Now that we understand the above rules, the question is how to organize the code needed to solve the problem. From the rules above it seems there will be sections in the code where some action is invoked and there will be points where decisions (if or switch statements) will be made about which action section to invoke next, given the type of token that is read and the action section most recently invoked. For example, we can identify four actions:
We can also identify four points at which decisions are made:
It helps considerably to visualize the above. Let's use circles to represent decision points and lines between circles to represent actions. Each line will have a label indicating input token type and one end will contain an arrowhead. The orientation of a line, indicated by the arrowhead, specifies the next decision point, after the action associated with the line is completed. The picture below visually describes the relationship between action and decision which is described above in terms of circles and oriented lines. The numbers in square brackets refer to the actions as numbered in the list above. On lines, the labels Number, Operator, and ) refer to read tokens that are numbers, operators, and right parentheses, respectively. In circles, the labels Number, Operator, ( and ) refer to previously read token types that are numbers, operators, left parentheses and right parentheses, respectively.
What is interesting is that the action taken depends not only on the currently read token type (shown as a line in the Figure), but also on the previously read token type (shown as a circle in the Figure). In the discussion of sample code, given below, we will refer to this figure in the comments. The lower left circle of the Figure corresponds to previous type Number, the top circle to previous type Operator, and the lower right circle to previous type RParen. The previous type LParen turns out not to be necessary in this case. 
Look at this powerpoint presentation to observe the movement between decision points, the decisions made, and the actions invoked as tokens are read, left to right, from the input:
(7 + (3 * (4 + 4) * 2 * 2 * (1 + 2)) * 3)
Alternatively, the following progression shows the contents of both stacks as tokens are read, left to right, from the above input expression.
Input Token  Stacks  Notes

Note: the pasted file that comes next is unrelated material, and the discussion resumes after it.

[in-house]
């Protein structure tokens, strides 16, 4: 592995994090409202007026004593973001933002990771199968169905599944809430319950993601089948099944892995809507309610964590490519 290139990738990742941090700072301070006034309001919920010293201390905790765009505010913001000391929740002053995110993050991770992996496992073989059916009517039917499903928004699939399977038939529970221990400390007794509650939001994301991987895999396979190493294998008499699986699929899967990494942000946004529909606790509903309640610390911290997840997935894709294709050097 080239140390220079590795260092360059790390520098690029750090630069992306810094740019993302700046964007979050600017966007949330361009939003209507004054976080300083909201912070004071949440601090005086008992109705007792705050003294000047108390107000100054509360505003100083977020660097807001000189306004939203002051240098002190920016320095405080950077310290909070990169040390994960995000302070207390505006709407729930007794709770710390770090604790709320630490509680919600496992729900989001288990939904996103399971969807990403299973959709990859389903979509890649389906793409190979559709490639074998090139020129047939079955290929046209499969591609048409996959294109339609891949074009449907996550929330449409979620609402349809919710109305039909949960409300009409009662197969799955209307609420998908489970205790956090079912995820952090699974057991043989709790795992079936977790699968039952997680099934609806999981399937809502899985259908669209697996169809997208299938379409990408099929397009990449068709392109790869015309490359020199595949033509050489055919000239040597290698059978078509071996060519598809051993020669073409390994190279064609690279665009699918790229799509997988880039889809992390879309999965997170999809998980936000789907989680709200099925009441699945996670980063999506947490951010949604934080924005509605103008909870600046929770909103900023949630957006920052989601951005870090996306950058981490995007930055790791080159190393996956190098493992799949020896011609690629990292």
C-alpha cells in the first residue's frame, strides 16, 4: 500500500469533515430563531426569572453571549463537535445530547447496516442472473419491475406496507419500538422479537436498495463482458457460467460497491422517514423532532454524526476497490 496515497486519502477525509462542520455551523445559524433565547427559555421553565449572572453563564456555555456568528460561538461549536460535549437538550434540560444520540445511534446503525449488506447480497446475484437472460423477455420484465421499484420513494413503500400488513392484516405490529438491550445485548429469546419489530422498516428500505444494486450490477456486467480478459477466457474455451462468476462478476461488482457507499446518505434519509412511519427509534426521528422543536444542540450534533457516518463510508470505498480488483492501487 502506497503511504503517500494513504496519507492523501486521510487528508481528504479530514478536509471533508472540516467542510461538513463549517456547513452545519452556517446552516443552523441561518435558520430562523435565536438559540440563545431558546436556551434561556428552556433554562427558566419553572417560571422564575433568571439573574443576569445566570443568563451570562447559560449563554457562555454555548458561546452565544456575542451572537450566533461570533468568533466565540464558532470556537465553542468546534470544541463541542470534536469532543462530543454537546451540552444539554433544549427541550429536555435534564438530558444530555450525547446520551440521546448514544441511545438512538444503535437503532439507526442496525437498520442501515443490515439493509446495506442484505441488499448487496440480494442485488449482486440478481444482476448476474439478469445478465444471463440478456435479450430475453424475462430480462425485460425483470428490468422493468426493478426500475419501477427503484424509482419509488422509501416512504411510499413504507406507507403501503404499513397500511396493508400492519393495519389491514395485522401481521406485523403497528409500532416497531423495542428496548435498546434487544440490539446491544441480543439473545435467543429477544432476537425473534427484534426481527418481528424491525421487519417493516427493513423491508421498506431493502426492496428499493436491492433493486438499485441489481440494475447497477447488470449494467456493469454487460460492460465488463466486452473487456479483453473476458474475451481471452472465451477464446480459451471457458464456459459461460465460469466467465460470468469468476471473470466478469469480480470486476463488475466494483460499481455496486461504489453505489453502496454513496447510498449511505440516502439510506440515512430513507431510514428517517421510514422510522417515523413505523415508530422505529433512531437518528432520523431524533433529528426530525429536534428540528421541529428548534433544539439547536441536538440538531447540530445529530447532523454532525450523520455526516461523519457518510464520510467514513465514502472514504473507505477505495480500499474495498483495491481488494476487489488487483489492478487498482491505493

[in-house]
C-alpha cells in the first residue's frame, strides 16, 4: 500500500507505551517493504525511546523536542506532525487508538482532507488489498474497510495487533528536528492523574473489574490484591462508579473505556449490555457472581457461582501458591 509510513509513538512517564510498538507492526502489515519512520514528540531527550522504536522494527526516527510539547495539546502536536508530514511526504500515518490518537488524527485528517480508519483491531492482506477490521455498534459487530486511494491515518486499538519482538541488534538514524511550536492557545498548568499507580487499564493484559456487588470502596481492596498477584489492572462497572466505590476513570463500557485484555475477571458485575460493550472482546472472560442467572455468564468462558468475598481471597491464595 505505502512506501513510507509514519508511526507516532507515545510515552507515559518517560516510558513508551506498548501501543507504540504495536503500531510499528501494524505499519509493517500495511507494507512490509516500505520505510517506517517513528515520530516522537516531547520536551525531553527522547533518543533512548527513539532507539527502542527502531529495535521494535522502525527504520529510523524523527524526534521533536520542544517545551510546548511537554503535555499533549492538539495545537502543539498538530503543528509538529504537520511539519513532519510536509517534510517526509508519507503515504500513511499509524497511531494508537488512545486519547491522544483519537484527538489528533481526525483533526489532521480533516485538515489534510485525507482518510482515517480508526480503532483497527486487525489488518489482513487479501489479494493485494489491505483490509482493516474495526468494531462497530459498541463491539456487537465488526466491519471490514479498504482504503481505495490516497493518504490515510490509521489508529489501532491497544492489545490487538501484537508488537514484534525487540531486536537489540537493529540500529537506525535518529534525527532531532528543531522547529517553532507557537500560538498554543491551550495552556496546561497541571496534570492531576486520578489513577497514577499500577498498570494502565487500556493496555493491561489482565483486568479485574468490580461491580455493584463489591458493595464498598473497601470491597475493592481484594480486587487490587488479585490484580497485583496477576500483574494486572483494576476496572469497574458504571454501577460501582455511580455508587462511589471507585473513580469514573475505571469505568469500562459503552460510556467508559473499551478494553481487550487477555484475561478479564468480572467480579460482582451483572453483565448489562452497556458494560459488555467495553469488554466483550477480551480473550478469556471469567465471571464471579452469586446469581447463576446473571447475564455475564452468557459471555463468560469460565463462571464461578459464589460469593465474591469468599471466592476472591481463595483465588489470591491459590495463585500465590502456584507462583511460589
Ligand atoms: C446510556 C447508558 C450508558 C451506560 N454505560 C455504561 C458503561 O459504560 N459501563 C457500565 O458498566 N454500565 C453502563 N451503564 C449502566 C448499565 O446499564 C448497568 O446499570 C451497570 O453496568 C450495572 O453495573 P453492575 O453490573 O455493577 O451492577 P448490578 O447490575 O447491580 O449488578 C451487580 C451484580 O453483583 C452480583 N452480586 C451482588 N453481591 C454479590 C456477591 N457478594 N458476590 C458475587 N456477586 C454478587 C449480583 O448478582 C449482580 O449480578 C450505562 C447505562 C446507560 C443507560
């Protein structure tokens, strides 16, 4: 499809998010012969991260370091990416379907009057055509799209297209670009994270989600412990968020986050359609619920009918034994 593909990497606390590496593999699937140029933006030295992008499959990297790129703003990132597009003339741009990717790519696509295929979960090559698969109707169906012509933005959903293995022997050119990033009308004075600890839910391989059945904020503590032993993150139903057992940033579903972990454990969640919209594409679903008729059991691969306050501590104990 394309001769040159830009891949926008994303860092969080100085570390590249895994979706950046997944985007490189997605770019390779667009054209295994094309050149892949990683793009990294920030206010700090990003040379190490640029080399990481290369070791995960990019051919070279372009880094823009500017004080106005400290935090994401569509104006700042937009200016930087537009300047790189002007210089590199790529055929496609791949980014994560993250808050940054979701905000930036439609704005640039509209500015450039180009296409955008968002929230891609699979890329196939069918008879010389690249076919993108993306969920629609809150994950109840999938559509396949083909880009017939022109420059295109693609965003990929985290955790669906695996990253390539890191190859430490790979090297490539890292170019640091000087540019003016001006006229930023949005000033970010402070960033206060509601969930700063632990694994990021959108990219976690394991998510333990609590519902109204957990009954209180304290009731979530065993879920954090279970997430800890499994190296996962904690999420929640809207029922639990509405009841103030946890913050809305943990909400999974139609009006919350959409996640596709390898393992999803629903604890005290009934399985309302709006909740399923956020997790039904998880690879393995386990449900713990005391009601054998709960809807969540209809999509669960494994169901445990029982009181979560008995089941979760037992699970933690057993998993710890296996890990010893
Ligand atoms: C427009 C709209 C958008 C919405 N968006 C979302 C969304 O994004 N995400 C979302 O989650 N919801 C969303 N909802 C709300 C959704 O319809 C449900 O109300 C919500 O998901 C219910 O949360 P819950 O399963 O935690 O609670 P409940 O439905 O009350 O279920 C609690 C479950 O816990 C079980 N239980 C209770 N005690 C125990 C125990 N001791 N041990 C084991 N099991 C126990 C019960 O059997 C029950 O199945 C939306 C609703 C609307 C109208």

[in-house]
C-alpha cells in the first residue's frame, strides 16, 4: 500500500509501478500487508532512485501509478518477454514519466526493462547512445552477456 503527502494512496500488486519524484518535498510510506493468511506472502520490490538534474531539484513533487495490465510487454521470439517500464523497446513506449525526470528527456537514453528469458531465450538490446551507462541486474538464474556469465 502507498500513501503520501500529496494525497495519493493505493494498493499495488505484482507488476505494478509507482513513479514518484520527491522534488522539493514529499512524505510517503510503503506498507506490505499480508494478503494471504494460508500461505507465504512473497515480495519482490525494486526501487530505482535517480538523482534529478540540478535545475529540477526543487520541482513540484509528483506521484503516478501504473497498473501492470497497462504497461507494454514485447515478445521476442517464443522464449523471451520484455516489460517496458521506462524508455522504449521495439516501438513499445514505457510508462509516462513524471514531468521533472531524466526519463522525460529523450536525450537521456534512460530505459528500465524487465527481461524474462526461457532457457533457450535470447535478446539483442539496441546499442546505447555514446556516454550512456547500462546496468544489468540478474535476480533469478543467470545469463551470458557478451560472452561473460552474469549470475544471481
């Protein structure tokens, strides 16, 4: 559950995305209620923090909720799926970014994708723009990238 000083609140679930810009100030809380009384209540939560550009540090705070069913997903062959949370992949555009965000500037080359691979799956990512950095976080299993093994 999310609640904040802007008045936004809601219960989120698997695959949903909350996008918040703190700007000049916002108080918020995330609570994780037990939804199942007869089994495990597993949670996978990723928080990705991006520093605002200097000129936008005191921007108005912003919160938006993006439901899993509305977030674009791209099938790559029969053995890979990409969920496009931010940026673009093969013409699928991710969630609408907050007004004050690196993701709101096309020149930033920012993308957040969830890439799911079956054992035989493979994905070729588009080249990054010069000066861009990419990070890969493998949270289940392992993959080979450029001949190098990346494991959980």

Initially, stack + and 0, previous type is Operator.  
( 

Stack + and 0, previous type is Operator.  
7 

Pop the 0 and +, add to the 7. Push the resulting 7 onto Operands. Previous type is Number.  
+ 

Push the + onto Operator. Previous type is Operator.  
( 

Push + and 0, previous type is Operator.  
3 

Pop the + and 0, add the 3 to the 0 and push the resulting 3 onto Operands. Previous type is Number.  
* 

Push the * on Operator. Previous type is Operator.  
( 

Stack + and 0, previous type is Operator.  
4 

Pop + and 0, add 0 to 4, push the resulting 4 onto Operands. Previous type is Number.  
+ 

Push the plus on Operator. Previous type is Operator.  
4 

Pop the plus and 4, add the popped 4 to the read 4, push the result onto Operands. Previous type is Number.  
) 

Pop the 8 and the 3 from Operands, pop the * from Operator, multiply 3 and 8 and push the resulting 24 onto Operand. Previous type is Operator.  
* 

Push the * onto Operator. Previous type is Operator.  
2 

Pop the 24 from Operands, pop the * from Operator, multiply the read 2 by the popped 24, push the result onto Operands. Previous type is Number.  
* 

Push the * onto Operator. Previous type is Operator.  
2 

Pop the 48 from Operands, pop the * from Operator, multiply the read 2 by the popped 48, push the resulting 96 onto Operands. Previous type is Number.  
* 

Push the * onto Operator. Previous type is Operator.  
( 

Stack + and 0, previous type is Operator.  
1 

Pop the 0 and +, add the 0 to the read 1, push the resulting 1 onto Operands. Previous type is Number.  
+ 

Push the + onto Operator. Previous type is Operator.  
2 

Pop the 1 from Operands and + from Operator, add the read 2 and popped 1 and push the result onto Operands. Previous type is Number.  
) 

Pop the 3, and 96 from Operands, pop the * from Operator, multiply the popped 3 and popped 96, and push the resulting 288 onto Operands. Previous type is RParen.  
) 

Pop the 288, and 7 from Operands, pop the + from Operator, add the popped 288 and popped 7, and push the resulting 295 onto Operands. Previous type is RParen.  
* 

Push the * onto Operator. Previous type is Operator.  
3 

Pop the 295 from Operands, pop the * from Operator, multiply the popped 295 and read 3, and push the resulting 885 onto Operands. Previous type is Number.  
) 

Pop the 885 and 0 from Operands, and + from Operator, add the 885 to 0, and push the resulting 885 onto Operands. Done. 
The code can be organized around the decision points and action sections as follows: